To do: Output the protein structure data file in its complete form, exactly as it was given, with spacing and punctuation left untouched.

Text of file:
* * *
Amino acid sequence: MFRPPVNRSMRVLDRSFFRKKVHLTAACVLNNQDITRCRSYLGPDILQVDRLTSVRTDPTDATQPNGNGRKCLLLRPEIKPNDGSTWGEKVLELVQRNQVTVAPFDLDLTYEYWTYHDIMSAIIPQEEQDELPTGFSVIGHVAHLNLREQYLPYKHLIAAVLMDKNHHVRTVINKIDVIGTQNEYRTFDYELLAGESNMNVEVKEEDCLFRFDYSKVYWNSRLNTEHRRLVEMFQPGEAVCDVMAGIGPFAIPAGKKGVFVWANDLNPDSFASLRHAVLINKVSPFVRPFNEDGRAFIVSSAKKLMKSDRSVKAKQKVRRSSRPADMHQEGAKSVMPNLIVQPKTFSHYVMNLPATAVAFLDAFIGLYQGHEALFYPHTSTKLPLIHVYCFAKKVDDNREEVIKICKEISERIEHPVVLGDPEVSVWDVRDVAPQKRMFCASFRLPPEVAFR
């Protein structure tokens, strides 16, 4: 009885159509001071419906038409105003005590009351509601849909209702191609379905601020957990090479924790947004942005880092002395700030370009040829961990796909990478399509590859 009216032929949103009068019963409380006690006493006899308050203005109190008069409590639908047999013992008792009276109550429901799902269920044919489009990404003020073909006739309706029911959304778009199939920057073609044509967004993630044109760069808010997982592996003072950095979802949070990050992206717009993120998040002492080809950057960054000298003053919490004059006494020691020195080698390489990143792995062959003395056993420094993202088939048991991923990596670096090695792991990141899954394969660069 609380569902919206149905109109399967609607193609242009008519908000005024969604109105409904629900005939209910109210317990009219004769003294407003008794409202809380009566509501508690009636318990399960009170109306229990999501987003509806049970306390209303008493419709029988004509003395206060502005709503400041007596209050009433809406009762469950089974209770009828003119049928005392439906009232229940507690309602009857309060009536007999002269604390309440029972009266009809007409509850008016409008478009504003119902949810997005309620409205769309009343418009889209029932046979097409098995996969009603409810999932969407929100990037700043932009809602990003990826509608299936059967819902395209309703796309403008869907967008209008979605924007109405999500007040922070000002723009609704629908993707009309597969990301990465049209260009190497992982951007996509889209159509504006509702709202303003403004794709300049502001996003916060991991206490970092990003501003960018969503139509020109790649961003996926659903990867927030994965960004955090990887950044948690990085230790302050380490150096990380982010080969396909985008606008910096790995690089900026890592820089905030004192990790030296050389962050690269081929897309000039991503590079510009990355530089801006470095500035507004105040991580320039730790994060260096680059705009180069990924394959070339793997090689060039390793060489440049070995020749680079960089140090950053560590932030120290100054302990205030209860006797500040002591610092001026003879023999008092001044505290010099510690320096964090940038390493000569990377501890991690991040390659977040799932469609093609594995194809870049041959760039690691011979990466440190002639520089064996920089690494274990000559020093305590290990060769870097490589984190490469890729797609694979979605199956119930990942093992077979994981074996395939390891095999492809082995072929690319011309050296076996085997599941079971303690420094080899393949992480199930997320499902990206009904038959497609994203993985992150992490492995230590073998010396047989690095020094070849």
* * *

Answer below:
Amino acid sequence: MFRPPVNRSMRVLDRSFFRKKVHLTAACVLNNQDITRCRSYLGPDILQVDRLTSVRTDPTDATQPNGNGRKCLLLRPEIKPNDGSTWGEKVLELVQRNQVTVAPFDLDLTYEYWTYHDIMSAIIPQEEQDELPTGFSVIGHVAHLNLREQYLPYKHLIAAVLMDKNHHVRTVINKIDVIGTQNEYRTFDYELLAGESNMNVEVKEEDCLFRFDYSKVYWNSRLNTEHRRLVEMFQPGEAVCDVMAGIGPFAIPAGKKGVFVWANDLNPDSFASLRHAVLINKVSPFVRPFNEDGRAFIVSSAKKLMKSDRSVKAKQKVRRSSRPADMHQEGAKSVMPNLIVQPKTFSHYVMNLPATAVAFLDAFIGLYQGHEALFYPHTSTKLPLIHVYCFAKKVDDNREEVIKICKEISERIEHPVVLGDPEVSVWDVRDVAPQKRMFCASFRLPPEVAFR
């Protein structure tokens, strides 16, 4: 009885159509001071419906038409105003005590009351509601849909209702191609379905601020957990090479924790947004942005880092002395700030370009040829961990796909990478399509590859 009216032929949103009068019963409380006690006493006899308050203005109190008069409590639908047999013992008792009276109550429901799902269920044919489009990404003020073909006739309706029911959304778009199939920057073609044509967004993630044109760069808010997982592996003072950095979802949070990050992206717009993120998040002492080809950057960054000298003053919490004059006494020691020195080698390489990143792995062959003395056993420094993202088939048991991923990596670096090695792991990141899954394969660069 609380569902919206149905109109399967609607193609242009008519908000005024969604109105409904629900005939209910109210317990009219004769003294407003008794409202809380009566509501508690009636318990399960009170109306229990999501987003509806049970306390209303008493419709029988004509003395206060502005709503400041007596209050009433809406009762469950089974209770009828003119049928005392439906009232229940507690309602009857309060009536007999002269604390309440029972009266009809007409509850008016409008478009504003119902949810997005309620409205769309009343418009889209029932046979097409098995996969009603409810999932969407929100990037700043932009809602990003990826509608299936059967819902395209309703796309403008869907967008209008979605924007109405999500007040922070000002723009609704629908993707009309597969990301990465049209260009190497992982951007996509889209159509504006509702709202303003403004794709300049502001996003916060991991206490970092990003501003960018969503139509020109790649961003996926659903990867927030994965960004955090990887950044948690990085230790302050380490150096990380982010080969396909985008606008910096790995690089900026890592820089905030004192990790030296050389962050690269081929897309000039991503590079510009990355530089801006470095500035507004105040991580320039730790994060260096680059705009180069990924394959070339793997090689060039390793060489440049070995020749680079960089140090950053560590932030120290100054302990205030209860006797500040002591610092001026003879023999008092001044505290010099510690320096964090940038390493000569990377501890991690991040390659977040799932469609093609594995194809870049041959760039690691011979990466440190002639520089064996920089690494274990000559020093305590290990060769870097490589984190490469890729797609694979979605199956119930990942093992077979994981074996395939390891095999492809082995072929690319011309050296076996085997599941079971303690420094080899393949992480199930997320499902990206009904038959497609994203993985992150992490492995230590073998010396047989690095020094070849």